“Mestiza,” the feminine version of the Spanish word “mestizo,” is used to describe a person of mixed descent that was commonly the result of the interracial relationships during Spanish colonization, according to Crystal Sipin in her article for Chopsticks Alley.
I am, by definition, an American mestiza. My father is fully white and my mother is fully Filipina, and both were born and raised in California. Despite my mother and her parents speaking fluent English, I still grew up hearing bits and pieces of Tagalog and picking up various elements of the culture. However, I spent the majority of my childhood in a predominantly white private Roman Catholic school in an affluent neighborhood.
My mother, who is the daughter of two immigrants, had a more “traditional” Filipino-American upbringing than I did. She experienced the pressure to pursue a stable career path and spent a great deal of her youth working to assimilate into American culture.
I spent most of my childhood around my white classmates, as Filipinos were a minority at my school. It is safe to assume that I had a very “Americanized” upbringing. Unlike my mother, I never had to experience the duality of traditional Filipino culture at home and the blend of cultures at school and work.
Being upper class and mestiza has provided me with a great deal of privilege. I was born with European features, particularly light skin, and am white passing. Because of this, I benefit from colorism that is unfortunately rampant in the Philippines and many other Asian countries. In the Philippines, light skin is associated with beauty and high status, a lasting impact of colonization. According to the Channel News Asia (CNA) Insider documentary, “When The Desire To Be Fair-Skinned Can Be Deadly,” the global skin whitening industry was worth $8.3 billion in 2020.
I was bullied for my last name “Roach” growing up because of its similarity to the word “cockroach,” but at the same time, most people immediately recognized it as a white name. Because of that, I am far less likely to experience discrimination than my mother, who has a common Filipino surname. In Marian Chia-Ming Liu’s Washington Post piece, “The Power of Reclaiming My Asian Name,” she cites a qualitative Columbia University study, which revealed prominent experiences of name-based microaggressions against South Asians. Many individuals felt discouraged from participating in work meetings and experienced depression due to the discrimination.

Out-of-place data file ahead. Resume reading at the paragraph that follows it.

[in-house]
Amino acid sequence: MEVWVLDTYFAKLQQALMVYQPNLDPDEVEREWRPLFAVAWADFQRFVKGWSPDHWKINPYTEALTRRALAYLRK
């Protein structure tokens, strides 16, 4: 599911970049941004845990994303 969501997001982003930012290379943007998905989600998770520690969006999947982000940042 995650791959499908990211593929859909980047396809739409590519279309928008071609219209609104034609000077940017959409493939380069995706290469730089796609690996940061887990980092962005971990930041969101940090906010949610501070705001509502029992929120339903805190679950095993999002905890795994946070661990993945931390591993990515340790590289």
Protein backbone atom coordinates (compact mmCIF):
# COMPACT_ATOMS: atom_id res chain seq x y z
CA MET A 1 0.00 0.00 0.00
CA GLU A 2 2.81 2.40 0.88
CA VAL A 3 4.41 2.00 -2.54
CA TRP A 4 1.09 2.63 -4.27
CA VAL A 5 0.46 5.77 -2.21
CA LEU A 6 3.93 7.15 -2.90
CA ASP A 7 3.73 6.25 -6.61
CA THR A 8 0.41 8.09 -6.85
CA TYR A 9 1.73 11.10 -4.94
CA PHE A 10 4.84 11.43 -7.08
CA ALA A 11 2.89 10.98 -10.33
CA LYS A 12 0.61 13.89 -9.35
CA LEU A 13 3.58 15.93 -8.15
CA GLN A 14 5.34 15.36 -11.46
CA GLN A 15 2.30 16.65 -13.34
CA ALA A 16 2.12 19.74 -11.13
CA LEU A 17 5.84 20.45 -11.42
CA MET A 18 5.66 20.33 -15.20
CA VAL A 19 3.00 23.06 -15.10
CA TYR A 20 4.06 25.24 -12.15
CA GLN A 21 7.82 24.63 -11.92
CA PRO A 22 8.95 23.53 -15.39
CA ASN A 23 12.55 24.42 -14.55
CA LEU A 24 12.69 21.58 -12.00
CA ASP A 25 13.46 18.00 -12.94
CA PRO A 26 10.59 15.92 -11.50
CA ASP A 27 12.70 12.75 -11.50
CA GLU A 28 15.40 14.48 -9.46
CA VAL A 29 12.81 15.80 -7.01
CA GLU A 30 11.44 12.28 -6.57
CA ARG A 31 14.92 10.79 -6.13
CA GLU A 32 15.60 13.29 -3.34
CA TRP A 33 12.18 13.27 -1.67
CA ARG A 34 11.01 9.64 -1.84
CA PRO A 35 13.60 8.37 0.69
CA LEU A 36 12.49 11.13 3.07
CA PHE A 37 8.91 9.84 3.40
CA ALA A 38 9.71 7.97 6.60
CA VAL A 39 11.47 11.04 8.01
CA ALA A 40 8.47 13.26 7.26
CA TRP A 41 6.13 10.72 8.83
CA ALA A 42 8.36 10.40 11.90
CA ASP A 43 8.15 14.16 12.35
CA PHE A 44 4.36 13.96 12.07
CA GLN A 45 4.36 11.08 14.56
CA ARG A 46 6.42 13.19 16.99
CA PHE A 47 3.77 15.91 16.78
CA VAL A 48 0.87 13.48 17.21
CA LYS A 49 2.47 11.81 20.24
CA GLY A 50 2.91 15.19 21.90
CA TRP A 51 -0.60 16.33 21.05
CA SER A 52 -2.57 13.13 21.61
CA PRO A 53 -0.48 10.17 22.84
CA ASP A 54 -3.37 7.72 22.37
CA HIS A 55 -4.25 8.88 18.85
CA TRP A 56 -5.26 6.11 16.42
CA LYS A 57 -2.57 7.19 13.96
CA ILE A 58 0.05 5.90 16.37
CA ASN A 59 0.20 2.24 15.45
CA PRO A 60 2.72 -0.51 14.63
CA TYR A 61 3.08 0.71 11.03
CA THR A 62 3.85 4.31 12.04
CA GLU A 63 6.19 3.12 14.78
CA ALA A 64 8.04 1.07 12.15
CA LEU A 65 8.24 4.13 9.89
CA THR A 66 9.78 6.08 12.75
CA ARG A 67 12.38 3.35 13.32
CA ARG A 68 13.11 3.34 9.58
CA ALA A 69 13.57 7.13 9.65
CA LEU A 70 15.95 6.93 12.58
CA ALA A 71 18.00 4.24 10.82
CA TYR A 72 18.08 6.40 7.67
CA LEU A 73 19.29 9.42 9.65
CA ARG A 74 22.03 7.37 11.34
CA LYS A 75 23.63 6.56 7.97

The “model minority” myth is another struggle that accompanies being Filipino. Defined by Harvard Law School as an argument that “has often been used to refer to a minority group perceived as particularly successful,” this stereotype paints Asians as a monolithic group and pressures them to live up to the “American Dream.”
The Harvard article names Asian Americans as the group perceived to be “more successful” than other marginalized demographics, particularly the Black community. The stereotype ignores the obstacles Black people and other marginalized groups face due to systemic racism, and pits minority groups against each other.
I am currently working to unlearn the messages of this myth that I have carried for most of my life. For instance, I greatly admire my maternal grandparents, who worked incredibly hard to achieve success upon immigrating to the United States. However, I feel that, for most of my life, I have taken this admiration to an extreme. I often put an overwhelming amount of pressure on myself to succeed in all aspects of my life. I tell myself that, if I do not strive for perfection, my grandparents’ sacrifices go to waste.
In her article for Refinery29, fellow half-Asian, half-white journalist Bethany Schoer speaks about the intense guilt she faced when she resigned from her once dream job. “I couldn’t help but feel like I was throwing away years of my own hard work, and perhaps most significantly, the hard work of relatives from generations past which had allowed me to succeed in the first instance,” Schoer said.
A great deal of what I know about Filipino culture and history is due to my own conscious decision to delve deeper into it. This semester, I am taking First Semester Filipino with Professor Edith Borbon. I want to be able to communicate and connect with my mother’s side of the family on a much deeper level and converse with them in their mother tongue.
I would also recommend Professor Claudine del Rosario’s course “Philippine History: 1900 – Present,” which taught me about crucial elements of Filipino history, including pre-colonial culture, the Marcos regime, and the lasting impacts of Spanish and American colonialism.
From my Americanized upbringing to the pressures of the model minority myth, the mestiza and Filipino experience is incredibly complex. But this will not stop me from embracing my Filipino roots and educating myself on the language and culture — something I urge everyone of Filipino descent to do as well.
To celebrate Filipino American History Month, students can check out “Pamayanan,” the final event celebrating the month hosted by USF’s Philippine-American club, Kasamahan on Saturday. Head to Kasamahan’s Instagram @kasamahanusf for more details.